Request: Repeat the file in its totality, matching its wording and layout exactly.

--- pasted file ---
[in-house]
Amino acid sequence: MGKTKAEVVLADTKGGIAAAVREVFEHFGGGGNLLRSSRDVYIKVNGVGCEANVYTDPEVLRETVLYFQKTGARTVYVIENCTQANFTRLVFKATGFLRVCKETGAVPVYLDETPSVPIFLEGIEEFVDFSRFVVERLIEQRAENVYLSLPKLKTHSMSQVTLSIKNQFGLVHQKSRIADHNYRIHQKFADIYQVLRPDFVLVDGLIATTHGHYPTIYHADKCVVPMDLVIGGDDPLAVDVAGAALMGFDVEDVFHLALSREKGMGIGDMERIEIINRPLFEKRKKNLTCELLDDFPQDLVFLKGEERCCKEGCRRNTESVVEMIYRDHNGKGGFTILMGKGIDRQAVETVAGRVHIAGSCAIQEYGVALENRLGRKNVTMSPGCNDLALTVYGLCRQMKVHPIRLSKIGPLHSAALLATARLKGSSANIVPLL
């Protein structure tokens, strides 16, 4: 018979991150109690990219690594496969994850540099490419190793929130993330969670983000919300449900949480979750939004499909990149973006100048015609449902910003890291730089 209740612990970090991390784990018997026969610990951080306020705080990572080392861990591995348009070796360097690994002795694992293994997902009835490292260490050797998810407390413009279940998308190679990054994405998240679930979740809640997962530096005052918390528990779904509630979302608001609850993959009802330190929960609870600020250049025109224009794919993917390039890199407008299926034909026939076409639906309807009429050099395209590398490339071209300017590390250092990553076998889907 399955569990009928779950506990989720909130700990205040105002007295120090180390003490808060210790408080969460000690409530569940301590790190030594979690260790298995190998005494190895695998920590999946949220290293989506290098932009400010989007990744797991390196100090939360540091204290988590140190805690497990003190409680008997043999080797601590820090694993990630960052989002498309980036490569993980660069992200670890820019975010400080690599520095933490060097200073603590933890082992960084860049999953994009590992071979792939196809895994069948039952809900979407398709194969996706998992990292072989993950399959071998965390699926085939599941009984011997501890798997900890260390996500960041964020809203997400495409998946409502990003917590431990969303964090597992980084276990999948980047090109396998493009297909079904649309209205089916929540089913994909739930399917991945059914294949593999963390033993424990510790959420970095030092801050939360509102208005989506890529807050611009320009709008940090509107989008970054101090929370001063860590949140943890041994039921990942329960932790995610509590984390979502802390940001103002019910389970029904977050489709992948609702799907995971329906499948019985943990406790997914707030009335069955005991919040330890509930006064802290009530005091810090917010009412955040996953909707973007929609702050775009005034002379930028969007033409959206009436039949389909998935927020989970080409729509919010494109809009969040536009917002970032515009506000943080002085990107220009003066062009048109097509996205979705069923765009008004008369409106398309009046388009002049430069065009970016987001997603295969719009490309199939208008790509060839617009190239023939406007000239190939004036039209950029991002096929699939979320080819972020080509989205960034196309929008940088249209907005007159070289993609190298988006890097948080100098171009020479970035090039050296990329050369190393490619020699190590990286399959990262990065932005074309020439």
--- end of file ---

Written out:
[in-house]
Amino acid sequence: MGKTKAEVVLADTKGGIAAAVREVFEHFGGGGNLLRSSRDVYIKVNGVGCEANVYTDPEVLRETVLYFQKTGARTVYVIENCTQANFTRLVFKATGFLRVCKETGAVPVYLDETPSVPIFLEGIEEFVDFSRFVVERLIEQRAENVYLSLPKLKTHSMSQVTLSIKNQFGLVHQKSRIADHNYRIHQKFADIYQVLRPDFVLVDGLIATTHGHYPTIYHADKCVVPMDLVIGGDDPLAVDVAGAALMGFDVEDVFHLALSREKGMGIGDMERIEIINRPLFEKRKKNLTCELLDDFPQDLVFLKGEERCCKEGCRRNTESVVEMIYRDHNGKGGFTILMGKGIDRQAVETVAGRVHIAGSCAIQEYGVALENRLGRKNVTMSPGCNDLALTVYGLCRQMKVHPIRLSKIGPLHSAALLATARLKGSSANIVPLL
């Protein structure tokens, strides 16, 4: 018979991150109690990219690594496969994850540099490419190793929130993330969670983000919300449900949480979750939004499909990149973006100048015609449902910003890291730089 209740612990970090991390784990018997026969610990951080306020705080990572080392861990591995348009070796360097690994002795694992293994997902009835490292260490050797998810407390413009279940998308190679990054994405998240679930979740809640997962530096005052918390528990779904509630979302608001609850993959009802330190929960609870600020250049025109224009794919993917390039890199407008299926034909026939076409639906309807009429050099395209590398490339071209300017590390250092990553076998889907 399955569990009928779950506990989720909130700990205040105002007295120090180390003490808060210790408080969460000690409530569940301590790190030594979690260790298995190998005494190895695998920590999946949220290293989506290098932009400010989007990744797991390196100090939360540091204290988590140190805690497990003190409680008997043999080797601590820090694993990630960052989002498309980036490569993980660069992200670890820019975010400080690599520095933490060097200073603590933890082992960084860049999953994009590992071979792939196809895994069948039952809900979407398709194969996706998992990292072989993950399959071998965390699926085939599941009984011997501890798997900890260390996500960041964020809203997400495409998946409502990003917590431990969303964090597992980084276990999948980047090109396998493009297909079904649309209205089916929540089913994909739930399917991945059914294949593999963390033993424990510790959420970095030092801050939360509102208005989506890529807050611009320009709008940090509107989008970054101090929370001063860590949140943890041994039921990942329960932790995610509590984390979502802390940001103002019910389970029904977050489709992948609702799907995971329906499948019985943990406790997914707030009335069955005991919040330890509930006064802290009530005091810090917010009412955040996953909707973007929609702050775009005034002379930028969007033409959206009436039949389909998935927020989970080409729509919010494109809009969040536009917002970032515009506000943080002085990107220009003066062009048109097509996205979705069923765009008004008369409106398309009046388009002049430069065009970016987001997603295969719009490309199939208008790509060839617009190239023939406007000239190939004036039209950029991002096929699939979320080819972020080509989205960034196309929008940088249209907005007159070289993609190298988006890097948080100098171009020479970035090039050296990329050369190393490619020699190590990286399959990262990065932005074309020439």